On Friday, the maiden went to the graveyard and saw the king's son, who had fallen asleep. He did not wake up as she approached, but she could see that he was very handsome. She picked three flowers buds, laid them on his chest and departed. When the young man woke up and saw the flower buds, he was angry at himself for having missed the maiden. The son of the Grand Vizier later returned to the maiden and asked her whether she had seen the king's son. She replied, "He was sleeping when I saw him, but I would like very much to see him again, for I have fallen in love with him." "Can you go back to the graveyard tomorrow?" "I can go any day I want. No one stops me," replied the maiden. "I'll go too and make sure he doesn't fall asleep," the youth promised.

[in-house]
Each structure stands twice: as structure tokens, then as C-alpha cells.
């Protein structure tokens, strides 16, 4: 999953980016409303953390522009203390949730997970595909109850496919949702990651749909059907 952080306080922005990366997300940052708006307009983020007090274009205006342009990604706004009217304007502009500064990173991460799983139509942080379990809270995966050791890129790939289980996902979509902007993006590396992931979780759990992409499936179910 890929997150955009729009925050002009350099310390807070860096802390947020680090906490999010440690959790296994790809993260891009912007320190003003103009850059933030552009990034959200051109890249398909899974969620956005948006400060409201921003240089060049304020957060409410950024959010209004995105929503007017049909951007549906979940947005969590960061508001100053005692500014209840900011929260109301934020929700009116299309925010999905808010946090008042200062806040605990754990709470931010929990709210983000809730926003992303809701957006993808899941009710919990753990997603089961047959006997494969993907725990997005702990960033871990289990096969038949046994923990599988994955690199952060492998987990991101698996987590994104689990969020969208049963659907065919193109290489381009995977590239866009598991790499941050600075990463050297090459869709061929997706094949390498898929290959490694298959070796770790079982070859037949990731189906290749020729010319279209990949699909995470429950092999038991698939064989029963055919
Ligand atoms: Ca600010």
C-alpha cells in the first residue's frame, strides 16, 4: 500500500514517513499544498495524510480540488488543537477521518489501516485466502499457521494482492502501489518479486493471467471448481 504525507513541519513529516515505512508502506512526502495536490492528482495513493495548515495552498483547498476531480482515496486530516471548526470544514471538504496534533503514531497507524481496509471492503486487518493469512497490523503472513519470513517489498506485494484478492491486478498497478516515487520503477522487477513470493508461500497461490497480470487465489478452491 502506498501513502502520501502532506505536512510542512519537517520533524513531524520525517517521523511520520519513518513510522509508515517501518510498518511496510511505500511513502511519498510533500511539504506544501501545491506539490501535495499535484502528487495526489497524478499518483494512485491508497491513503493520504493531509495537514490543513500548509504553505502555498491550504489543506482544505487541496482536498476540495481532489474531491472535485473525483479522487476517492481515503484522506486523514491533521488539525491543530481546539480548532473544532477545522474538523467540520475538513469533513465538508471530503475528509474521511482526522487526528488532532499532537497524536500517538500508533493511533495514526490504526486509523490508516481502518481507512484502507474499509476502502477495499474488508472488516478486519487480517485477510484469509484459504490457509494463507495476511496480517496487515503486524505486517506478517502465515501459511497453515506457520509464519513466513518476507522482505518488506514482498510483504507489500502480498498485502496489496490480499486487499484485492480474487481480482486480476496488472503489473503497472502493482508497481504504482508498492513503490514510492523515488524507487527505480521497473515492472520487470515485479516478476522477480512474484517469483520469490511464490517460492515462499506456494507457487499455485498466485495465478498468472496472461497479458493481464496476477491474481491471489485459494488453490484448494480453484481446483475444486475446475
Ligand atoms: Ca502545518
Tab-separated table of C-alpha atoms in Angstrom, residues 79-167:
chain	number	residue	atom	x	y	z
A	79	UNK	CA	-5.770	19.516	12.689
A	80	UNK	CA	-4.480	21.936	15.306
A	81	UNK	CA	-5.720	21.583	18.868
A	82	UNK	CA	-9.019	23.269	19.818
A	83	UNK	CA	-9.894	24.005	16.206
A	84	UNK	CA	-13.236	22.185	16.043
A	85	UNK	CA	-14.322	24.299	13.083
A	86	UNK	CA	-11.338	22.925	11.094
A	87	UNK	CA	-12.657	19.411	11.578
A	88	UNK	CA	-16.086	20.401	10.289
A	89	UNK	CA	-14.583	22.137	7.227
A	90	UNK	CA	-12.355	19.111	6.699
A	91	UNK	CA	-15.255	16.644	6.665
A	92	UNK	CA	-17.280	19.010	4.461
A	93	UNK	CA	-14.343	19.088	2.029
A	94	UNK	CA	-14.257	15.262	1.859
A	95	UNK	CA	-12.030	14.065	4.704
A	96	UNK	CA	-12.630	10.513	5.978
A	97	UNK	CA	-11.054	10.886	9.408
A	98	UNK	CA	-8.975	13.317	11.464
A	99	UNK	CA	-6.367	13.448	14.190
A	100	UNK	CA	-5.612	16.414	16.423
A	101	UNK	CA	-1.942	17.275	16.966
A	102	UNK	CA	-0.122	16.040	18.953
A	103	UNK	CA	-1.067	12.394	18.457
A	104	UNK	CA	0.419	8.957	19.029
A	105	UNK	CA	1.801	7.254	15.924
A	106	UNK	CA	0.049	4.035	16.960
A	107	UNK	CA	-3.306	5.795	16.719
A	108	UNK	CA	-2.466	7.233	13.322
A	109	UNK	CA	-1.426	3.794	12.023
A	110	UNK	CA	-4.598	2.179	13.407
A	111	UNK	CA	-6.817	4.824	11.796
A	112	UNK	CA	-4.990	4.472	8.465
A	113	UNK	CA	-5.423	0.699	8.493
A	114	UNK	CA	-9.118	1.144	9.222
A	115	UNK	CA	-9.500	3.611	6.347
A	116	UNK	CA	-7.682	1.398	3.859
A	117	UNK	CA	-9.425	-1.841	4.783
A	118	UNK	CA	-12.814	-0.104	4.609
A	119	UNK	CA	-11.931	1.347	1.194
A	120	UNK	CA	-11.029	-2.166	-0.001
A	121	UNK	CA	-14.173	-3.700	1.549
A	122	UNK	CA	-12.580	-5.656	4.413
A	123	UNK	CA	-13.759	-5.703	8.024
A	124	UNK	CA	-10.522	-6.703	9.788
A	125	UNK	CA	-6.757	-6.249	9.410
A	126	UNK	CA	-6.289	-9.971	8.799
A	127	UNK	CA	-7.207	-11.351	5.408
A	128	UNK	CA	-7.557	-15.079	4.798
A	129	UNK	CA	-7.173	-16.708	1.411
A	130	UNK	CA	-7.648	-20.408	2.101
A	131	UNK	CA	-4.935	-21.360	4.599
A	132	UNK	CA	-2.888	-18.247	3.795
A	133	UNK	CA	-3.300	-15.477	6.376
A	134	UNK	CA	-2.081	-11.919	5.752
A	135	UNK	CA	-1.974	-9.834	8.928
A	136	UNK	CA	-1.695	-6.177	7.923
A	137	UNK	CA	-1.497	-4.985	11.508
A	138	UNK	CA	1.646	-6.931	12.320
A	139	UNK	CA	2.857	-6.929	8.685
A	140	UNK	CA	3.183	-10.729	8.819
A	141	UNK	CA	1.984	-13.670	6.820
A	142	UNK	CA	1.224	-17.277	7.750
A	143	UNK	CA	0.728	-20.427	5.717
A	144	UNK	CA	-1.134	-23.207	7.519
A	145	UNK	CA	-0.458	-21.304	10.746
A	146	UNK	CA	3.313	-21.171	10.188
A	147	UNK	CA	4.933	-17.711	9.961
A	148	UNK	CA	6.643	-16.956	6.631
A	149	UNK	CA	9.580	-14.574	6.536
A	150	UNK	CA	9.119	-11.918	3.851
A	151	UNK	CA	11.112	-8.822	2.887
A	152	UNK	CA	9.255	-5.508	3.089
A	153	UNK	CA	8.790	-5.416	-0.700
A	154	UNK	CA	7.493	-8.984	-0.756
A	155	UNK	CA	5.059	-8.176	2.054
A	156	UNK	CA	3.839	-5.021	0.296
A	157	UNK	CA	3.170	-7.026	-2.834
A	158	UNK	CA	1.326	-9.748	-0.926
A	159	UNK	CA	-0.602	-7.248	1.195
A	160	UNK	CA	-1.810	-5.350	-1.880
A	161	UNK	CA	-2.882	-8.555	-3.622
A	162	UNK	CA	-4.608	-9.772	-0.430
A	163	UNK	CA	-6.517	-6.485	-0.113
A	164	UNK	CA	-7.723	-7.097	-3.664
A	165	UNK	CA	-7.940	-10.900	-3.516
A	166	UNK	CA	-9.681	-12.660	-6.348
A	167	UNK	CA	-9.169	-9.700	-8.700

When she returned to her mother's grave the next day she found the young man there, threw her arms around him and kissed him. "I would like to have you for my husband," she told him, "but I don't know how, because I am already engaged. The attendants of the groom are coming this week to fetch me." The king's son replied, "I don't know what to do either. Let's ask the son of the Grand Vizier and do whatever he says." When the son of the Grand Vizier arrived, he asked the maiden, "Do you like him enough to have him for your husband?" She told him that she did, but that she was engaged and the attendants of the groom would soon be coming to fetch her. The son of the Grand Vizier suggested a plan, "When you depart with the attendants of the groom and pass the graveyard, tell them that you want to get out for a moment to pay your respects one last time at your mother's grave. When you arrive at the grave, I'll put on your clothes and you stay here with the king's son. I will return in your place and you leave the graveyard as soon as you can get away." When the day came for the groom's attendants to fetch her, she asked them to stop for a moment at the graveyard. They agreed and she went in. The son of the Grand Vizier dressed in the maiden's clothes and climbed back into the wedding coach, and the maiden and the king's son married in secret.